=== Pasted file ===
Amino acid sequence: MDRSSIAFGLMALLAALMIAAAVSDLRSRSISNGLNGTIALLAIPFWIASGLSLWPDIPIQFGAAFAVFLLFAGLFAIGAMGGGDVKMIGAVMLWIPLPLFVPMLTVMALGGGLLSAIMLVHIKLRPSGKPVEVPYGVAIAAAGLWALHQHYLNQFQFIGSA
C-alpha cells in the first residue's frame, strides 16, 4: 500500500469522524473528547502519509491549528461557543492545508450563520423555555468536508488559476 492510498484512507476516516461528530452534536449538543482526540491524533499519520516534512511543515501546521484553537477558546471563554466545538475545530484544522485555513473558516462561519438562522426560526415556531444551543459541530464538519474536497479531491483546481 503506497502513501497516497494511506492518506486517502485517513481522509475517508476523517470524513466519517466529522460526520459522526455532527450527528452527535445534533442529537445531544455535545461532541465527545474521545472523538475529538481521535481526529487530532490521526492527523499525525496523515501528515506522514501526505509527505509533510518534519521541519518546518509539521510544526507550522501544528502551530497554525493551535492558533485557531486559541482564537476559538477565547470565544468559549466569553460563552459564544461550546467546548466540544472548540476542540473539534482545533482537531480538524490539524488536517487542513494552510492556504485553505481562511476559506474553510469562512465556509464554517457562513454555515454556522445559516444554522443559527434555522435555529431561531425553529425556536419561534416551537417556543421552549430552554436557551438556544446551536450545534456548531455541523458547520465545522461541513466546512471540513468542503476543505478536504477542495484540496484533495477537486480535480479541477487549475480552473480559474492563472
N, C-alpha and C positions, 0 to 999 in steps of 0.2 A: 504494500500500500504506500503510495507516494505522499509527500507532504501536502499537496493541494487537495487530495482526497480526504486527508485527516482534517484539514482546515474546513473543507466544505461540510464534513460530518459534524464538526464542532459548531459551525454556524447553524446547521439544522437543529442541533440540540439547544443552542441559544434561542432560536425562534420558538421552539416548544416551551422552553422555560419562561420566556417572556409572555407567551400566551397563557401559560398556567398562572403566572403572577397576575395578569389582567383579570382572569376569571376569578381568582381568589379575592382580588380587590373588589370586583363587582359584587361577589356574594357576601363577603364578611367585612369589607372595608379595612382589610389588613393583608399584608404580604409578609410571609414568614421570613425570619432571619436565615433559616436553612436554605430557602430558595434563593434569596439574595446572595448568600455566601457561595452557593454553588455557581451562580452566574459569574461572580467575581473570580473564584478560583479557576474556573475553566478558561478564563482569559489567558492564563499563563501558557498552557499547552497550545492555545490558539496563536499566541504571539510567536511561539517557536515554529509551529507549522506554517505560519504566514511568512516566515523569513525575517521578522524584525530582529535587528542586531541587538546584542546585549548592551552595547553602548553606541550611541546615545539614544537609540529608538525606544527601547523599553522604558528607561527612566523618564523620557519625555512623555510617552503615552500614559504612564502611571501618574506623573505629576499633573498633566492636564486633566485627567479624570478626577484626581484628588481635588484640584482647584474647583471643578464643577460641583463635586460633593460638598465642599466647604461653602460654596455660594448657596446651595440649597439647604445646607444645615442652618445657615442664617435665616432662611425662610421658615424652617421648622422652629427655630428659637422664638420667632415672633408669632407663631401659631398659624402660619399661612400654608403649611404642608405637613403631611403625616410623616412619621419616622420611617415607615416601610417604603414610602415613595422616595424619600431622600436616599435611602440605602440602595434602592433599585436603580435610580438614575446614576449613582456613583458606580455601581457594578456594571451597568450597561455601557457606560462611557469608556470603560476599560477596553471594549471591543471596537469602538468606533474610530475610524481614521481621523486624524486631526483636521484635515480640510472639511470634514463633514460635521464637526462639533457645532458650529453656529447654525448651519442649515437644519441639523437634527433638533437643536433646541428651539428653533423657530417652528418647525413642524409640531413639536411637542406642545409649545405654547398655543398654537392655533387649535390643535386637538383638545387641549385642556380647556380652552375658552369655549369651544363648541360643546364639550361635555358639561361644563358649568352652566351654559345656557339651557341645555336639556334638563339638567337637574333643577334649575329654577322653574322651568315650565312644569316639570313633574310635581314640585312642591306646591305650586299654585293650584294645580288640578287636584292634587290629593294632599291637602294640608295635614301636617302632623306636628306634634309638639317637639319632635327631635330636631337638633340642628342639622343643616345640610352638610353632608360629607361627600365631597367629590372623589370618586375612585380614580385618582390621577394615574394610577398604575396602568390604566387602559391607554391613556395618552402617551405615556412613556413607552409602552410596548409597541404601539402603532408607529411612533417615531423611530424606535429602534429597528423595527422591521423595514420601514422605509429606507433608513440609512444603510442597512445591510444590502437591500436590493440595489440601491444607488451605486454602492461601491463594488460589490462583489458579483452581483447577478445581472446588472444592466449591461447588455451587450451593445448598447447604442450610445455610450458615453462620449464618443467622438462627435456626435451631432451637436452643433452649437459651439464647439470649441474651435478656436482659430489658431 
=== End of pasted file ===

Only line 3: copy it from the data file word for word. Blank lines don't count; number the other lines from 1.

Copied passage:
N, C-alpha and C positions, 0 to 999 in steps of 0.2 A: 504494500500500500504506500503510495507516494505522499509527500507532504501536502499537496493541494487537495487530495482526497480526504486527508485527516482534517484539514482546515474546513473543507466544505461540510464534513460530518459534524464538526464542532459548531459551525454556524447553524446547521439544522437543529442541533440540540439547544443552542441559544434561542432560536425562534420558538421552539416548544416551551422552553422555560419562561420566556417572556409572555407567551400566551397563557401559560398556567398562572403566572403572577397576575395578569389582567383579570382572569376569571376569578381568582381568589379575592382580588380587590373588589370586583363587582359584587361577589356574594357576601363577603364578611367585612369589607372595608379595612382589610389588613393583608399584608404580604409578609410571609414568614421570613425570619432571619436565615433559616436553612436554605430557602430558595434563593434569596439574595446572595448568600455566601457561595452557593454553588455557581451562580452566574459569574461572580467575581473570580473564584478560583479557576474556573475553566478558561478564563482569559489567558492564563499563563501558557498552557499547552497550545492555545490558539496563536499566541504571539510567536511561539517557536515554529509551529507549522506554517505560519504566514511568512516566515523569513525575517521578522524584525530582529535587528542586531541587538546584542546585549548592551552595547553602548553606541550611541546615545539614544537609540529608538525606544527601547523599553522604558528607561527612566523618564523620557519625555512623555510617552503615552500614559504612564502611571501618574506623573505629576499633573498633566492636564486633566485627567479624570478626577484626581484628588481635588484640584482647584474647583471643578464643577460641583463635586460633593460638598465642599466647604461653602460654596455660594448657596446651595440649597439647604445646607444645615442652618445657615442664617435665616432662611425662610421658615424652617421648622422652629427655630428659637422664638420667632415672633408669632407663631401659631398659624402660619399661612400654608403649611404642608405637613403631611403625616410623616412619621419616622420611617415607615416601610417604603414610602415613595422616595424619600431622600436616599435611602440605602440602595434602592433599585436603580435610580438614575446614576449613582456613583458606580455601581457594578456594571451597568450597561455601557457606560462611557469608556470603560476599560477596553471594549471591543471596537469602538468606533474610530475610524481614521481621523486624524486631526483636521484635515480640510472639511470634514463633514460635521464637526462639533457645532458650529453656529447654525448651519442649515437644519441639523437634527433638533437643536433646541428651539428653533423657530417652528418647525413642524409640531413639536411637542406642545409649545405654547398655543398654537392655533387649535390643535386637538383638545387641549385642556380647556380652552375658552369655549369651544363648541360643546364639550361635555358639561361644563358649568352652566351654559345656557339651557341645555336639556334638563339638567337637574333643577334649575329654577322653574322651568315650565312644569316639570313633574310635581314640585312642591306646591305650586299654585293650584294645580288640578287636584292634587290629593294632599291637602294640608295635614301636617302632623306636628306634634309638639317637639319632635327631635330636631337638633340642628342639622343643616345640610352638610353632608360629607361627600365631597367629590372623589370618586375612585380614580385618582390621577394615574394610577398604575396602568390604566387602559391607554391613556395618552402617551405615556412613556413607552409602552410596548409597541404601539402603532408607529411612533417615531423611530424606535429602534429597528423595527422591521423595514420601514422605509429606507433608513440609512444603510442597512445591510444590502437591500436590493440595489440601491444607488451605486454602492461601491463594488460589490462583489458579483452581483447577478445581472446588472444592466449591461447588455451587450451593445448598447447604442450610445455610450458615453462620449464618443467622438462627435456626435451631432451637436452643433452649437459651439464647439470649441474651435478656436482659430489658431 